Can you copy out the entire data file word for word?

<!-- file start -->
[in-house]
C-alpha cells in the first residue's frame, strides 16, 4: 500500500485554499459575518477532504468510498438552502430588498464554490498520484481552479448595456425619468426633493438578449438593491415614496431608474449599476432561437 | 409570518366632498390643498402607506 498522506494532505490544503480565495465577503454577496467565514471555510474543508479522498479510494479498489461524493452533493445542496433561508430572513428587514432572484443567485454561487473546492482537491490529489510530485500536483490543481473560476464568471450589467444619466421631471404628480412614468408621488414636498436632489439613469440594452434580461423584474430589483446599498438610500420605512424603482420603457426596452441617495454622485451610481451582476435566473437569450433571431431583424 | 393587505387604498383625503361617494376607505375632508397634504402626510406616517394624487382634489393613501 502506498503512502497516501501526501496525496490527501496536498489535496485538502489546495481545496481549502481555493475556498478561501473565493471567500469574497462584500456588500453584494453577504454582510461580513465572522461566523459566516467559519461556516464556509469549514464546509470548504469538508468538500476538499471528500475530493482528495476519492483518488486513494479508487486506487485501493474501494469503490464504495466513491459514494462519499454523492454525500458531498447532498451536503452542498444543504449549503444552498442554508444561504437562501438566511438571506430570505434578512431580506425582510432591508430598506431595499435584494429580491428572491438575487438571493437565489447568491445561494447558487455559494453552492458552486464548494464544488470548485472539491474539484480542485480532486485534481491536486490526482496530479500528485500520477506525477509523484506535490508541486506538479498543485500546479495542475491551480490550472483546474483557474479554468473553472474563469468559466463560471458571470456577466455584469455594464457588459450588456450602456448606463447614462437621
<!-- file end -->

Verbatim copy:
[in-house]
C-alpha cells in the first residue's frame, strides 16, 4: 500500500485554499459575518477532504468510498438552502430588498464554490498520484481552479448595456425619468426633493438578449438593491415614496431608474449599476432561437 | 409570518366632498390643498402607506 498522506494532505490544503480565495465577503454577496467565514471555510474543508479522498479510494479498489461524493452533493445542496433561508430572513428587514432572484443567485454561487473546492482537491490529489510530485500536483490543481473560476464568471450589467444619466421631471404628480412614468408621488414636498436632489439613469440594452434580461423584474430589483446599498438610500420605512424603482420603457426596452441617495454622485451610481451582476435566473437569450433571431431583424 | 393587505387604498383625503361617494376607505375632508397634504402626510406616517394624487382634489393613501 502506498503512502497516501501526501496525496490527501496536498489535496485538502489546495481545496481549502481555493475556498478561501473565493471567500469574497462584500456588500453584494453577504454582510461580513465572522461566523459566516467559519461556516464556509469549514464546509470548504469538508468538500476538499471528500475530493482528495476519492483518488486513494479508487486506487485501493474501494469503490464504495466513491459514494462519499454523492454525500458531498447532498451536503452542498444543504449549503444552498442554508444561504437562501438566511438571506430570505434578512431580506425582510432591508430598506431595499435584494429580491428572491438575487438571493437565489447568491445561494447558487455559494453552492458552486464548494464544488470548485472539491474539484480542485480532486485534481491536486490526482496530479500528485500520477506525477509523484506535490508541486506538479498543485500546479495542475491551480490550472483546474483557474479554468473553472474563469468559466463560471458571470456577466455584469455594464457588459450588456450602456448606463447614462437621